8 Tips for Using Windows 8 Offline (or in a Snowpocalypse) #inteltablets #tabletcrew.

By Posted in - Travel Blog & Travel Resources on February 16th, 2013 A snow covered beach in Manomet Beach, Massachusetts.

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A snow covered beach in Manomet Beach, Massachusetts.

The calm before the storm.

I always get excited for big storms and last Friday’s Nemo (aka Blizzard of 2013 aka Snowpocalypse) was no different. It snowed all day but it wasn’t until after sundown that the snow began to accumulate and the winds whipped up with a fury. Everything was going good until about 9 p.m. when the electricity started flickering on and off every so often. And then finally the house went black and the lights never came back on. We ended up being without power for several days, so during that time I decided to put my Intel Tablet and Windows 8 to the test to see what I could do offline, and this is what I found.

1

OneNote works offline, meaning that it saves your work locally. Once I was back online, OneNote synced this story with my laptop. Because the app is designed around touch, it was already my new go to for writing, lists and notes, and this really just sealed the deal for me.

2

Using a wired Xbox 360 Controller to play tablet apps was awesome and a lot more fun than I would have thought. It is plug ‘n play, so there is no need to download drivers. You can also buy an adapter to use your wireless Xbox controllers with Windows 8.

3

You can play music in the background from the native Music app while playing games. This reminded me of how seamless the first Xbox made this back in the day.

Windows 8 screenshot showing music and game working together.
 *You can also play the game full screen while the music app plays your library in the background.

4

I could access my ebook libraries through both the Nook and Kindle app while offline.

5

The native Travel app had very limited functionality without internet. I could only browse the main destination and that is limited too. It would be great  to see this change in the future.

6

While Everyday Food would bring up recipes sans photos, iCookbook had full offline capabilities and was the clear winner of the two for offline use. Additionally, I could search for recipes from the charm bar in both of the apps. 

7

You can access the native News app (including Sports); however, they will only be up to date from your last session. So, if you know that you are going to be without internet just open them before losing your connection to update the content.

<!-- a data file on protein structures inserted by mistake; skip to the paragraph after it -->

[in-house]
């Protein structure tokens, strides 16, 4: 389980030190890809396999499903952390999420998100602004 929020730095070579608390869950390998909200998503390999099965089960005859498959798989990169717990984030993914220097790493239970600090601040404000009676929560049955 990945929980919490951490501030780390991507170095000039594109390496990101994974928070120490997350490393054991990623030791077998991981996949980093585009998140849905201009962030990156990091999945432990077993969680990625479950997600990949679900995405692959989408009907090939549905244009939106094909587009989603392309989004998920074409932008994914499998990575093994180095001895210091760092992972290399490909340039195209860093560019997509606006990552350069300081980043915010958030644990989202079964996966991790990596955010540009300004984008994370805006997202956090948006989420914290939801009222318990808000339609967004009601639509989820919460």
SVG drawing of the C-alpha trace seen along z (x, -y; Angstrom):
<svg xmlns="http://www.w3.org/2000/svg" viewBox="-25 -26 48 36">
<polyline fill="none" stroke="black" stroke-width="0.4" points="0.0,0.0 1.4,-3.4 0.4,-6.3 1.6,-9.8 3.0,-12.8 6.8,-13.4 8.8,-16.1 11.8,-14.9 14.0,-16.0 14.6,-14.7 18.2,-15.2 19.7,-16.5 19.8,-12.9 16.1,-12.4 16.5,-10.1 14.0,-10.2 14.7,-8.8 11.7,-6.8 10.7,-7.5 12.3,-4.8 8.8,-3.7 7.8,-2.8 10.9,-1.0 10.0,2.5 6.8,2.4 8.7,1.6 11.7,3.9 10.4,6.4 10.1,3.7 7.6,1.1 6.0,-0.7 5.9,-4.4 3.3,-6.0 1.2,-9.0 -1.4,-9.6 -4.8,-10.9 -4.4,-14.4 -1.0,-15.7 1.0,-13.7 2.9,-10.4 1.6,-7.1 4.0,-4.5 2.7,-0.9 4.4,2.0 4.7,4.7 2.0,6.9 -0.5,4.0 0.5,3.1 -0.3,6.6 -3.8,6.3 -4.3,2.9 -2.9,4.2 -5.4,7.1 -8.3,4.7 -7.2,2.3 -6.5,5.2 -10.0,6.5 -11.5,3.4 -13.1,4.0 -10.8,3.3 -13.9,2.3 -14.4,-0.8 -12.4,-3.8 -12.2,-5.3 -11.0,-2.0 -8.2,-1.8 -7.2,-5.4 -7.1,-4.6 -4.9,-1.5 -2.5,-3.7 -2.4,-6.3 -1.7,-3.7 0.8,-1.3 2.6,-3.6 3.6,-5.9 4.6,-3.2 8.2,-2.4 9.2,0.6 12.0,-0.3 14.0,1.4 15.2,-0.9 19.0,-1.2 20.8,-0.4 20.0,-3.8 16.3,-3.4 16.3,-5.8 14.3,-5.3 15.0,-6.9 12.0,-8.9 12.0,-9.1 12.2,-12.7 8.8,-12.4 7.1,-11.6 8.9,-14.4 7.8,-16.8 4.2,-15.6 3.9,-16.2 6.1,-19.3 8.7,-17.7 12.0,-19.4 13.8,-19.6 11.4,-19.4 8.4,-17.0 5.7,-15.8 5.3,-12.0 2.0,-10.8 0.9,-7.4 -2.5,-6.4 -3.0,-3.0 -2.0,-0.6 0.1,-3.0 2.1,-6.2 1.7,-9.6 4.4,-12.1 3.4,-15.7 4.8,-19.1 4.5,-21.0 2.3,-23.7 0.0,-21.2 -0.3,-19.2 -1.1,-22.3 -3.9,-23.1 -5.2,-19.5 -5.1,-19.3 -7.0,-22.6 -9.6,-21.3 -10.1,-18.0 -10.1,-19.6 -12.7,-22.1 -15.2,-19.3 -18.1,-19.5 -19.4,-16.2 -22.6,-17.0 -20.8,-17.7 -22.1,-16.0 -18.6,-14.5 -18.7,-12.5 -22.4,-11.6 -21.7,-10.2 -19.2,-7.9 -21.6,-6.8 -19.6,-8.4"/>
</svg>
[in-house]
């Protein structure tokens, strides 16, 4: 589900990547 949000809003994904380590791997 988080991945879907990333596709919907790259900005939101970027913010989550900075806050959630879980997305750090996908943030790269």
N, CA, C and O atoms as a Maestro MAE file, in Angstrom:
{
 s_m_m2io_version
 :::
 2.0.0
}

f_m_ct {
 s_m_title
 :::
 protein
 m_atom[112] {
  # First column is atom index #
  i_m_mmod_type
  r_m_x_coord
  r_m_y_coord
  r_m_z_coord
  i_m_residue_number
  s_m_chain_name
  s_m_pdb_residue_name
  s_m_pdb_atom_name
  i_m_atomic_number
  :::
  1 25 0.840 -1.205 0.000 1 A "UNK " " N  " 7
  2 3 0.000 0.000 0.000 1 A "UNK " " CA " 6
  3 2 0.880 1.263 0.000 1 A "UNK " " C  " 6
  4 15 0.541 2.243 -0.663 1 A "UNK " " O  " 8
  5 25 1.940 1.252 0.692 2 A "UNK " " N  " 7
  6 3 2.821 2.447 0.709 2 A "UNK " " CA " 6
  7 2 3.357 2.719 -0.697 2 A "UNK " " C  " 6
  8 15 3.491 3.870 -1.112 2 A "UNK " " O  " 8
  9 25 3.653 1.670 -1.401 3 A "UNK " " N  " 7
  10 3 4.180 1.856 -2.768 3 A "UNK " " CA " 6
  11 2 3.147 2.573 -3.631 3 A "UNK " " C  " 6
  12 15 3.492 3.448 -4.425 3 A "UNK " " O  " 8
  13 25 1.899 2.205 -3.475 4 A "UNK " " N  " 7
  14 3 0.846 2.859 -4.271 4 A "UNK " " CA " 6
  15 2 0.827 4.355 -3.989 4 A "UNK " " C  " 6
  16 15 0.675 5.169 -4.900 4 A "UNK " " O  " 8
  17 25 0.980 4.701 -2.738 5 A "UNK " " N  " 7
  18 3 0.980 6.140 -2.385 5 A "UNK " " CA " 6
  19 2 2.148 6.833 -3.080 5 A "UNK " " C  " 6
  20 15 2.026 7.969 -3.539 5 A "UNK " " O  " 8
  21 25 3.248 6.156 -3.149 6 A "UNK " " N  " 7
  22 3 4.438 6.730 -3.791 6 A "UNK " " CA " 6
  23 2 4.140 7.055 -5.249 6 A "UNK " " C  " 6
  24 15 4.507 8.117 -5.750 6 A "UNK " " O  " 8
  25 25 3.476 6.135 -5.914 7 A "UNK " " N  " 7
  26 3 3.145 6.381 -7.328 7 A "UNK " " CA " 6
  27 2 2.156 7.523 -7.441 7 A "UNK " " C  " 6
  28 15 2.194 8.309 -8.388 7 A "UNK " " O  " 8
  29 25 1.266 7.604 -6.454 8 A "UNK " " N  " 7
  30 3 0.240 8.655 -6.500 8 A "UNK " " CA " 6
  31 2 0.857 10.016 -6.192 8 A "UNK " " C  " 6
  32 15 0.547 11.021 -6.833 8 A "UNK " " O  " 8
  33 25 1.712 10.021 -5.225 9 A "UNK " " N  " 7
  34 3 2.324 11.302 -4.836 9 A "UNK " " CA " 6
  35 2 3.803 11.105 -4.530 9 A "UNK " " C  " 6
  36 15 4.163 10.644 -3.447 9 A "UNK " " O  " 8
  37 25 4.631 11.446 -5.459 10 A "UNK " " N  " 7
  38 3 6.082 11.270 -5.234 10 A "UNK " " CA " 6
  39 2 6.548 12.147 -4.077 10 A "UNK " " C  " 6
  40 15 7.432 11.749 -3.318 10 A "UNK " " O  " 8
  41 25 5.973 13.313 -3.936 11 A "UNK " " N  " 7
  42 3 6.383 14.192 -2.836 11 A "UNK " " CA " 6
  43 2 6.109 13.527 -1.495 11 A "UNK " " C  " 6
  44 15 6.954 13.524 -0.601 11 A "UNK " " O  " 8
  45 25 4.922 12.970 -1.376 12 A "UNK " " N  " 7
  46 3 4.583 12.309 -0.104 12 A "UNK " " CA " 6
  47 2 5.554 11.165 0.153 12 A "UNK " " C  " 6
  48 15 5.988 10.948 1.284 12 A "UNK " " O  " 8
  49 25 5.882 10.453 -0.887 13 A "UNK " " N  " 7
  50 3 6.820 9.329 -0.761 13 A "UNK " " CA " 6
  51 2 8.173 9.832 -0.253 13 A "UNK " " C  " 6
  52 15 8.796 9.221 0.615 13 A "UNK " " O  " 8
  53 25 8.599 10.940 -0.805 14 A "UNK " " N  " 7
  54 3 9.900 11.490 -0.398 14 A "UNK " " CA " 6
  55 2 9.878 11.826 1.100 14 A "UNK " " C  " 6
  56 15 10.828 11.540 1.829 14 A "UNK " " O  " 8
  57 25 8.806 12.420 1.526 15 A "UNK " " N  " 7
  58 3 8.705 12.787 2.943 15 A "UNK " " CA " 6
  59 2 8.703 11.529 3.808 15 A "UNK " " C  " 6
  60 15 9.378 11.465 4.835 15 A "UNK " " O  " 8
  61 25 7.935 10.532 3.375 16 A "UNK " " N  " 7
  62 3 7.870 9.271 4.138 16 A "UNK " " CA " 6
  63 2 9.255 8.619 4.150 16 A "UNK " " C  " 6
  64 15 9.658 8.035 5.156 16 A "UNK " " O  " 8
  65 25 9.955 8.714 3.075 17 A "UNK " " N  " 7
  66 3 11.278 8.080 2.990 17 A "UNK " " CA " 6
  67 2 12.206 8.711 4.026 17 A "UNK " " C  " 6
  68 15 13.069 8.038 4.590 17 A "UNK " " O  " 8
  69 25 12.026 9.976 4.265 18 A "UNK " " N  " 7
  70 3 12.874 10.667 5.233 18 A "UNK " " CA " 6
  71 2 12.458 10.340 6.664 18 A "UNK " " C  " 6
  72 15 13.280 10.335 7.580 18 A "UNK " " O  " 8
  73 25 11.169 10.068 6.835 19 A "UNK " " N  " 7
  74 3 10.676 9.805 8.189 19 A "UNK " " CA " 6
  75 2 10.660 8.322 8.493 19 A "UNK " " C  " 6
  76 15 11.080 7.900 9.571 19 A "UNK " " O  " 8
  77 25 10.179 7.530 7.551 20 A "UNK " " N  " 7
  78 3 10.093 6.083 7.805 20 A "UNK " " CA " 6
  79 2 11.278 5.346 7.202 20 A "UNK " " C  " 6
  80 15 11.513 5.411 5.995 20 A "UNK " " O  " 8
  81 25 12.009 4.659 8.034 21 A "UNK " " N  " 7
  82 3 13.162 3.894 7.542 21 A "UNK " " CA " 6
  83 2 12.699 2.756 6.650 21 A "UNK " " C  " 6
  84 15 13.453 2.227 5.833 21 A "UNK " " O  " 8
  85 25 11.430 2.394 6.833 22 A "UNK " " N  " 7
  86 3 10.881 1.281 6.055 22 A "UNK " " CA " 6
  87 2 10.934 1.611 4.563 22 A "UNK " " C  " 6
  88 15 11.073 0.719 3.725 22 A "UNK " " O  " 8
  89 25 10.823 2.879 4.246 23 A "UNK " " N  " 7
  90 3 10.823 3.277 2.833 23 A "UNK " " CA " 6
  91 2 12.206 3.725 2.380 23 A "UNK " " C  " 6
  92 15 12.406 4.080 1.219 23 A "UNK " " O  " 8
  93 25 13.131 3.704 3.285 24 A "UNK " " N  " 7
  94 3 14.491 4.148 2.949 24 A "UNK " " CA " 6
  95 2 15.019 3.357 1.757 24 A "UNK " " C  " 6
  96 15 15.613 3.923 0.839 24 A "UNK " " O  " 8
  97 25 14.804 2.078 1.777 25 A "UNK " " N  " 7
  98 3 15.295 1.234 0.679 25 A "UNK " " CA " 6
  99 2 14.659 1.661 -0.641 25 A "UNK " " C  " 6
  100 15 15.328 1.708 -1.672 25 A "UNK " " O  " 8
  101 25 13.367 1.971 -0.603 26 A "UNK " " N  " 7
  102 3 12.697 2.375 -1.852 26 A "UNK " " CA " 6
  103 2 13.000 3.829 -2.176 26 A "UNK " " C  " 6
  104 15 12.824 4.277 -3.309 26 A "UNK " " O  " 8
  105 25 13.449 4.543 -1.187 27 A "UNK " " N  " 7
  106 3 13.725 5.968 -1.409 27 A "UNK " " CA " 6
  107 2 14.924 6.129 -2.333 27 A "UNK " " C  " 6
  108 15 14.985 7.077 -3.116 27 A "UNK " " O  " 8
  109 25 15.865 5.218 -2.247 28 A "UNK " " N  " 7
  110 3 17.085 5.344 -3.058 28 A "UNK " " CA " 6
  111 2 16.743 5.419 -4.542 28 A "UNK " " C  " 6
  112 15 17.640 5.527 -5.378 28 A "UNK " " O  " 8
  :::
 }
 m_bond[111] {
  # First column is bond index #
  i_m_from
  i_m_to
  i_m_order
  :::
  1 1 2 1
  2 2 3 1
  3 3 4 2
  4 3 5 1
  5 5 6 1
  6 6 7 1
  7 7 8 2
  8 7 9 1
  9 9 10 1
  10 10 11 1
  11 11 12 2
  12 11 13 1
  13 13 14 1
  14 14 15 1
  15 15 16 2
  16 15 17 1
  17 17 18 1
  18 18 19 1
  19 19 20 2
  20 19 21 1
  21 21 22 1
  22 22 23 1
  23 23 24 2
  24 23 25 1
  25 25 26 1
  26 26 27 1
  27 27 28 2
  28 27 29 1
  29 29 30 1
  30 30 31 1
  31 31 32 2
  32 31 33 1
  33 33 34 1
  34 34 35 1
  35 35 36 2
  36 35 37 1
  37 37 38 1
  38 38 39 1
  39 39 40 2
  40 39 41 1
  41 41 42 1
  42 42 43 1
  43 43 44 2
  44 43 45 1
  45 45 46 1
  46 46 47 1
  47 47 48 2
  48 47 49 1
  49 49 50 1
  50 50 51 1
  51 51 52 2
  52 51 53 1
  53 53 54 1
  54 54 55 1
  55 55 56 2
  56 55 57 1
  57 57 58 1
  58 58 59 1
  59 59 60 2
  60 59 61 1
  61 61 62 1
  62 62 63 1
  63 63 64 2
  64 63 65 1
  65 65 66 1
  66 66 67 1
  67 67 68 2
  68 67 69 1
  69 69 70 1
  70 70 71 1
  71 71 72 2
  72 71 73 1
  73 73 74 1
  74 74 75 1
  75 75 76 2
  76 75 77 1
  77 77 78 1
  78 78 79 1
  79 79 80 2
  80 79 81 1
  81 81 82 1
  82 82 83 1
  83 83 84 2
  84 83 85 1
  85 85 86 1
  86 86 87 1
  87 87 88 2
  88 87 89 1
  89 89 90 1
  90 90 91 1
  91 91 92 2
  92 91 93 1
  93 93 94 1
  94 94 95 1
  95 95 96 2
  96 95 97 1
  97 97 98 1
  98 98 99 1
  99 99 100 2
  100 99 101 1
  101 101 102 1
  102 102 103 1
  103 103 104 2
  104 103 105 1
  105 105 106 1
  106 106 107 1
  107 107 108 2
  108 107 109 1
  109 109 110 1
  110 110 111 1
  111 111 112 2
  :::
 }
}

8

The only thing worse than being without electricity is having a cabinet full of liquor and not knowing what to make with it. O.K., that may be a bit of an an exaggeration, but being able to get creative with your adult beverages can make a 44 degree house a lot more enjoyable.  Luckily, Cocktail Flow works just as brilliantly offline as it does online. One of my favorite options with the mixology app is that you can input your liquor and mixes into the app, and then it will give you all the different drink recipes you can make.

Cocktail Flow, a Windows 8 app, is perfect for finding drink recipes even offline.

Bonus Tip

When you are in the cold heart of a Snowpocalypse (or just offline), make sure to turn your WiFi off or switch to Airplane mode. This will help to maximize the tablet’s battery life, which ultimately may save you from a serious case of cabin fever.

Do you have any tips for using your tablet or smartphone offline?

 

*Full Disclosure: Intel Smart Squad sent us the Acer Iconia W510 to test drive; however, our thoughts and opinions about the tablet, Super Bowl and dip are entirely our own.

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(1) awesome folk have had something to say...

  • Dave -

    May 26, 2013 at 11:03 am

    I was searching for a list of apps to use off-line and your post was one of the better ones. My desktop is windows 7 and it’s awesome. The Windows 8 tablets metro apps are highly underrated and I know they will eventually be more accepted by the public. If you compare the 8 apps to iPad apps, for offline use, you will find that even the iPad relies on connectivity. It’s only been six months since Windows tablets have been in the wild. I think we should give them a chance. Thanks.